/ opinion

Malaysian Tire Reefs, A Harmful Legacy

I previously wrote about the Osborne tire reef off the coast of Florida here. This is clearly the most popular tire reef to talk about and dominates any google search on the subject. Unfortunately these ecological disasters were not in any limited to Florida.

Malaysia engaged in huge tire reef programs that covered multiple locations. Reports I found showed that they engaged in this from 1975 to 1995 and used over 1 million tires for this purpose. They seem to have been dropped to the bottom in pyramid like structures tied together with propylene rope. It appears a major driver of this project was attempts to increase the fish population and the department of fisheries was responsible for the creation of these artificial reefs.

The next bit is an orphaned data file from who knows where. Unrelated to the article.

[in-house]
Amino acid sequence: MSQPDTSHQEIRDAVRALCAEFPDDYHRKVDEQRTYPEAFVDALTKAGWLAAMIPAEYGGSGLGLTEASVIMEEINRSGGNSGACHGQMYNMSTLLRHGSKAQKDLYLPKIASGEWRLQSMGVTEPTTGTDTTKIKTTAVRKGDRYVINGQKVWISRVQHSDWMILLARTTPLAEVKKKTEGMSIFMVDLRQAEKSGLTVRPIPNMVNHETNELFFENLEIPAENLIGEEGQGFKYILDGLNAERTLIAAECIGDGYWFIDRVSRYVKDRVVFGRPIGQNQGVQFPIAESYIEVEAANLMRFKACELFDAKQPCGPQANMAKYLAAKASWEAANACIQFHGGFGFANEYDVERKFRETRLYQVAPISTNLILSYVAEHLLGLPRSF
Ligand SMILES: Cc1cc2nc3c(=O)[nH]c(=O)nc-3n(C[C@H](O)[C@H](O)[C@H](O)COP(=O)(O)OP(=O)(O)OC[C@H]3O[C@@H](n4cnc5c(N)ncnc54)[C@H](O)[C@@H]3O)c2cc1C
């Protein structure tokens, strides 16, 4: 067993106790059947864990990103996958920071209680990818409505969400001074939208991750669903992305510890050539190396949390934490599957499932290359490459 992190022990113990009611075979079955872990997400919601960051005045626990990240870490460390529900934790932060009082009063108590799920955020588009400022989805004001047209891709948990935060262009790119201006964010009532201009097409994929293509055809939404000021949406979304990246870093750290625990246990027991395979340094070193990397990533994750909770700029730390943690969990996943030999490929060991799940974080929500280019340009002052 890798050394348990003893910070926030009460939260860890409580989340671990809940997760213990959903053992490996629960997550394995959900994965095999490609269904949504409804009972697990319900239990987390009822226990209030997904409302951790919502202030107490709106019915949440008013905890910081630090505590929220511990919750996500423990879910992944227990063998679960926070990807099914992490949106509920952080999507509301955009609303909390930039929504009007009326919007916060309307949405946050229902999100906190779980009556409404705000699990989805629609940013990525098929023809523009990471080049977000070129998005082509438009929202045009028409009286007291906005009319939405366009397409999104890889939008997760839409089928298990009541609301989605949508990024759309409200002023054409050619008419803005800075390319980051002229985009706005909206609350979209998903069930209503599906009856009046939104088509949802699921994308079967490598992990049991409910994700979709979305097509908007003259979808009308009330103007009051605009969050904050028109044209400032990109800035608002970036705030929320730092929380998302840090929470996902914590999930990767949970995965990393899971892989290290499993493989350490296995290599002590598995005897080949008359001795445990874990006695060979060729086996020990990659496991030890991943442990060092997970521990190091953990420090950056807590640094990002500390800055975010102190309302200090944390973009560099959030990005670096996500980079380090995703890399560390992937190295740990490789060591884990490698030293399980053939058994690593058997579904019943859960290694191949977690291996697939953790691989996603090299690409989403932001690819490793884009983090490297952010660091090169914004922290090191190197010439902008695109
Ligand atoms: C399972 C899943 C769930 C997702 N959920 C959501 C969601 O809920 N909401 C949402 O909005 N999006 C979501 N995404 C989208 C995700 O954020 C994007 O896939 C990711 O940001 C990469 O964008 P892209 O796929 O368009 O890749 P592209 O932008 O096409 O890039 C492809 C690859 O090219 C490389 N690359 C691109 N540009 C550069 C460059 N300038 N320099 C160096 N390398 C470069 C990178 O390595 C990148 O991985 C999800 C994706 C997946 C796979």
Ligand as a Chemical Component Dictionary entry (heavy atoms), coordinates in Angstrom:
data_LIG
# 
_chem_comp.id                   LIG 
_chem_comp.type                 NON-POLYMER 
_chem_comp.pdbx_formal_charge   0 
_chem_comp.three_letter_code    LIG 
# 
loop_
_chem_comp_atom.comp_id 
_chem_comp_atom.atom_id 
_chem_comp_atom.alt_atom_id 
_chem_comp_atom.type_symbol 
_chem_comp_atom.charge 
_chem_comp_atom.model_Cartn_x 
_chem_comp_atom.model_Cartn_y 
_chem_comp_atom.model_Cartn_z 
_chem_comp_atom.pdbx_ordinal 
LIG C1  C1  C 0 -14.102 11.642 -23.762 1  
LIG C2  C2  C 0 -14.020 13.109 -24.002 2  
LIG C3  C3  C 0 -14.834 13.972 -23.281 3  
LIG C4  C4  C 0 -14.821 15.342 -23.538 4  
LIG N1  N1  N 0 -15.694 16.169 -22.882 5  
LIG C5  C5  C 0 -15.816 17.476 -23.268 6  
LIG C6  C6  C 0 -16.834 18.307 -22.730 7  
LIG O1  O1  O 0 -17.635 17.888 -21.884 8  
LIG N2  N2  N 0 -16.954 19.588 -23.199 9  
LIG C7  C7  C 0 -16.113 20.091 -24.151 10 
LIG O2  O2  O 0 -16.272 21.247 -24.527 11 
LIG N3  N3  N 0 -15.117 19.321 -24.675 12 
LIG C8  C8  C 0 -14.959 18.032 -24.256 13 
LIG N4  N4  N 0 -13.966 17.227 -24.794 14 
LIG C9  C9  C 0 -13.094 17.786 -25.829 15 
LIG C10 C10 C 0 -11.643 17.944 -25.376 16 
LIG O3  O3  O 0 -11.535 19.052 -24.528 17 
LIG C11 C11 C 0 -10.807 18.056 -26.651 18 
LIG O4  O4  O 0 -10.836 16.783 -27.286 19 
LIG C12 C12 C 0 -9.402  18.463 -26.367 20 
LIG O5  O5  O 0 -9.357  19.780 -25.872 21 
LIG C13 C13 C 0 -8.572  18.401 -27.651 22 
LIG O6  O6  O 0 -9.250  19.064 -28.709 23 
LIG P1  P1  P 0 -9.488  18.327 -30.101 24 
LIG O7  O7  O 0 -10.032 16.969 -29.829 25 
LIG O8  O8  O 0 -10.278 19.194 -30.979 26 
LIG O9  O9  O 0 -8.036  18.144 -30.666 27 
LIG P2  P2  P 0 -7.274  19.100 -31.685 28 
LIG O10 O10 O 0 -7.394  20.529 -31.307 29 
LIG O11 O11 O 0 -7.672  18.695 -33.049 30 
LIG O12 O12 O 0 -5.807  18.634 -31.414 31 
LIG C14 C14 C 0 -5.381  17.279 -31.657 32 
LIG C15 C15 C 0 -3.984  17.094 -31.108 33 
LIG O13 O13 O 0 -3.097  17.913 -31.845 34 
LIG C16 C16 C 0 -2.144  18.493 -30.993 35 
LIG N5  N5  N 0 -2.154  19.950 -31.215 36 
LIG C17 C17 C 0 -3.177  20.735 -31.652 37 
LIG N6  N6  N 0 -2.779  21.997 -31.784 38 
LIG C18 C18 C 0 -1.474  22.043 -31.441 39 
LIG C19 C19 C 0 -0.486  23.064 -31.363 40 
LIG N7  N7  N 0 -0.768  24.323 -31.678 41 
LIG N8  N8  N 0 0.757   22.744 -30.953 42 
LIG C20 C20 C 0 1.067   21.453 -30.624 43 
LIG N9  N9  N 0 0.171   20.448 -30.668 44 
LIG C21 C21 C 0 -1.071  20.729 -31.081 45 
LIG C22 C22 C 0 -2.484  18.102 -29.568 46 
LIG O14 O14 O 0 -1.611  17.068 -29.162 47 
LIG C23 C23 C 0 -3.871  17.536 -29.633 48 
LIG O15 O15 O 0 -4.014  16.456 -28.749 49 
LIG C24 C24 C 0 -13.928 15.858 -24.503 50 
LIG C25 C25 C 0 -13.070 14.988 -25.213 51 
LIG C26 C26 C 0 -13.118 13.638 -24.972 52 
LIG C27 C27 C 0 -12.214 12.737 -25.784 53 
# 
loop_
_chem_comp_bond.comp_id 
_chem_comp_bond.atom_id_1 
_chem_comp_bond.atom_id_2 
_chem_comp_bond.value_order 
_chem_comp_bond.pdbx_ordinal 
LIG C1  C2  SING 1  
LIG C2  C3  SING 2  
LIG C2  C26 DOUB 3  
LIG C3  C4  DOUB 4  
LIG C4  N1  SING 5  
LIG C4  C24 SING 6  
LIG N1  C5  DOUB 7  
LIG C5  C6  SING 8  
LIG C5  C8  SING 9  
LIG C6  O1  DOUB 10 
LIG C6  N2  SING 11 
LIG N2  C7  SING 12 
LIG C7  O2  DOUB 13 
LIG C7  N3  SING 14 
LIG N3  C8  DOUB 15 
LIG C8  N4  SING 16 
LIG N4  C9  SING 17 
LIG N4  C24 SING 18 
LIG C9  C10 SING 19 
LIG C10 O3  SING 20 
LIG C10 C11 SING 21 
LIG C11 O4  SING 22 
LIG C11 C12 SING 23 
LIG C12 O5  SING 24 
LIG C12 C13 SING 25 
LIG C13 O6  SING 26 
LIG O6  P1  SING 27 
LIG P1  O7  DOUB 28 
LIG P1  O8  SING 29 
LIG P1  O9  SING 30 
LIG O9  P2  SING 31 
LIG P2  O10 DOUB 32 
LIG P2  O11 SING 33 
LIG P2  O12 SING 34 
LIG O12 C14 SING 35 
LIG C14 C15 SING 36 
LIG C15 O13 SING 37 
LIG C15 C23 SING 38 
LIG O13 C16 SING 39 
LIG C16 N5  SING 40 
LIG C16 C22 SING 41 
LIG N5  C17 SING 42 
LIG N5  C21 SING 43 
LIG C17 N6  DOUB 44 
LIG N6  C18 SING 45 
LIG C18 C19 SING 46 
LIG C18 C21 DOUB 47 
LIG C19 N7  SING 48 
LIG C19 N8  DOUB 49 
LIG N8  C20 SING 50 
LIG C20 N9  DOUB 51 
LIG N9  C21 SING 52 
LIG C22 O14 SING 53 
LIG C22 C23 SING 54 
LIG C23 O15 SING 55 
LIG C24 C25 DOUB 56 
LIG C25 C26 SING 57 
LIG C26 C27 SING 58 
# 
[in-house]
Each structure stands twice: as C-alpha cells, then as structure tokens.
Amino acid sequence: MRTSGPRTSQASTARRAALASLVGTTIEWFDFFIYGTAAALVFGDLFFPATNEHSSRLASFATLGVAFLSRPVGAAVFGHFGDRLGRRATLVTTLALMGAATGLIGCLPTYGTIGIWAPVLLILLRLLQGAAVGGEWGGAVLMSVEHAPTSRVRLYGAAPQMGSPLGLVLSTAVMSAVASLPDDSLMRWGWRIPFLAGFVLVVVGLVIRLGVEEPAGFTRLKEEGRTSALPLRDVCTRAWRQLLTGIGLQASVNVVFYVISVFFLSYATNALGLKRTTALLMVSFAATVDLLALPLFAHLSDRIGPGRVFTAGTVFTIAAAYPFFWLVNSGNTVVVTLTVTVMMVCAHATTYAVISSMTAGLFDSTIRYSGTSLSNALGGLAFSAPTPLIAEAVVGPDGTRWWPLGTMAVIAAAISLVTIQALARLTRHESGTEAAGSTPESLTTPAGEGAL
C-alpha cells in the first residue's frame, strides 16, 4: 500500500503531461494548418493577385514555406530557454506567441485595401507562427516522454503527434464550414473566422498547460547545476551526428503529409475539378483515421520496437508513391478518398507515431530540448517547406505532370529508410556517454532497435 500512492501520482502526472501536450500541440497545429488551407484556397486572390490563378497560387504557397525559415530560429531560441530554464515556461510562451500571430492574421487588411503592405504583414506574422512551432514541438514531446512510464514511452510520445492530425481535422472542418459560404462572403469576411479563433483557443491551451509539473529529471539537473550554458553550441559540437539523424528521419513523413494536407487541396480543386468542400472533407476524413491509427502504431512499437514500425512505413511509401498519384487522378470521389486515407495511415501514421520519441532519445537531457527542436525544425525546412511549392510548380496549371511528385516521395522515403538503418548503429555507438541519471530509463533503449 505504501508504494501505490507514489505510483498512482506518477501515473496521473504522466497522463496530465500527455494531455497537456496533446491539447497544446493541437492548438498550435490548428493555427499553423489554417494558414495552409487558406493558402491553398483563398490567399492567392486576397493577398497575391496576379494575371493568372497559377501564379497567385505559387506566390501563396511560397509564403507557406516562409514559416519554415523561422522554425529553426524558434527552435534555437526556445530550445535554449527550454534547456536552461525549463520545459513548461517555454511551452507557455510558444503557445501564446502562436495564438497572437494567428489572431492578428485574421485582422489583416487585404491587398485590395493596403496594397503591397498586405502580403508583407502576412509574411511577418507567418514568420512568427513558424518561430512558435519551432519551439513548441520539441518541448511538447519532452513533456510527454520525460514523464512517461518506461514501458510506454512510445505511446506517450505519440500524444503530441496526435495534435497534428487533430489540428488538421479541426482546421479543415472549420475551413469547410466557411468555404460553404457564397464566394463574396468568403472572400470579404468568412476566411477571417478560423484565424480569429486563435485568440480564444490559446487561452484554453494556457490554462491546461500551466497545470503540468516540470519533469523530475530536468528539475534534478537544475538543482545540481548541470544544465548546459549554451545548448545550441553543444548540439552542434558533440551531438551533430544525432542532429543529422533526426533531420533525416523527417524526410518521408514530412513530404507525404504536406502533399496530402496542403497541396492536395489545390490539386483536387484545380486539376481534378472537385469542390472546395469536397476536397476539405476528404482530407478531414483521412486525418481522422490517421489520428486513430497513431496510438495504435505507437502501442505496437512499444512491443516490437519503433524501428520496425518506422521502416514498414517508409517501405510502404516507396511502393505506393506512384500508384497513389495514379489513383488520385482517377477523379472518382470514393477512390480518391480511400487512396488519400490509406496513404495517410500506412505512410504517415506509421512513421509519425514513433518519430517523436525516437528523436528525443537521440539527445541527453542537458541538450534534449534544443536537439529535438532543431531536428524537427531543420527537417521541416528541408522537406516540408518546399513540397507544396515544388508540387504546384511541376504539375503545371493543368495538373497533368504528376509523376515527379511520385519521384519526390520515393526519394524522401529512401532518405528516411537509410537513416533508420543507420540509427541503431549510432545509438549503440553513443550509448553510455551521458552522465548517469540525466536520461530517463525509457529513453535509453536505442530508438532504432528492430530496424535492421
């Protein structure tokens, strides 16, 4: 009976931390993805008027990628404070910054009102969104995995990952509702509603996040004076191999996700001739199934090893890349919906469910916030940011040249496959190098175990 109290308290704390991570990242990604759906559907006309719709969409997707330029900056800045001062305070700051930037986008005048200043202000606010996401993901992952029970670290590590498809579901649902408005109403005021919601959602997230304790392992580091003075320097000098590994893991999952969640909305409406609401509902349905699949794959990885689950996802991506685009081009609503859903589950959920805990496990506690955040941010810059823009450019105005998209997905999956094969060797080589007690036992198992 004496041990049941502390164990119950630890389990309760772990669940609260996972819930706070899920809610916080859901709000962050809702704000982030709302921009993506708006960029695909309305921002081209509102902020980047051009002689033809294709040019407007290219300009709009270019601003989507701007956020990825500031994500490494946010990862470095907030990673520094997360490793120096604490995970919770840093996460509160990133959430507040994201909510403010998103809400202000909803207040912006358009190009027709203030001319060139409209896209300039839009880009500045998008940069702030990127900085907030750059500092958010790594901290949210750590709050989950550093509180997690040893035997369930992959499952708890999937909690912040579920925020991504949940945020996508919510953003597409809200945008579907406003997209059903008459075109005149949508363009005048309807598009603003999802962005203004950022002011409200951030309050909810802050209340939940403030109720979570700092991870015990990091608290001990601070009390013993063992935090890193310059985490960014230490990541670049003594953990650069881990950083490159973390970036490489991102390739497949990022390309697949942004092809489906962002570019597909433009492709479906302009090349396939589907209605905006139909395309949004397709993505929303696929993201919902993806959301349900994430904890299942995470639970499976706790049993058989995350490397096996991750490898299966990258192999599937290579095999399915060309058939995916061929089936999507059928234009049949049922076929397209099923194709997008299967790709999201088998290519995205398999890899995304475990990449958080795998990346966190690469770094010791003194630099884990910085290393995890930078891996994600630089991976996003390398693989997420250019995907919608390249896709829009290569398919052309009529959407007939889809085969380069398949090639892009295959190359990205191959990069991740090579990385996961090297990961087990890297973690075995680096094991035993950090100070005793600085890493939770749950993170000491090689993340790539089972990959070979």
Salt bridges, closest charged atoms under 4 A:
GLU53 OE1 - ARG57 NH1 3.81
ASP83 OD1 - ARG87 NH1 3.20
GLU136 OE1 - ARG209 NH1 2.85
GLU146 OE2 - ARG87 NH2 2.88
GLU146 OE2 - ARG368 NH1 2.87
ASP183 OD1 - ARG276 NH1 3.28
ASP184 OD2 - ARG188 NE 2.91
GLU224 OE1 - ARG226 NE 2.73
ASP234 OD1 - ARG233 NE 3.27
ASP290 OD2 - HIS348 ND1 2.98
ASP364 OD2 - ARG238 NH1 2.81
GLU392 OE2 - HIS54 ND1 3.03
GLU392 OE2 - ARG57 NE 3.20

A review of the practice found that tires were extremely unsatisfactory for this purpose. The problems found were that tires move in storms and no matter how the tires are tied together they are simply too light in general to stay in place. Their surface is too smooth for any significant marine life growth beyond a thin layer of algae. The conclusion was that tire reefs should be considered a threat to marine life and not a benefit.

There appears to have been very little data collection after the cessation of the tire reef program and it is difficult to determine how much damage has been done. There tend to be less weather patterns that would move the tires significantly where Malaysia is located and that may be of some benefit but the damage will still be taking place. No significant clean up efforts have been undertaken.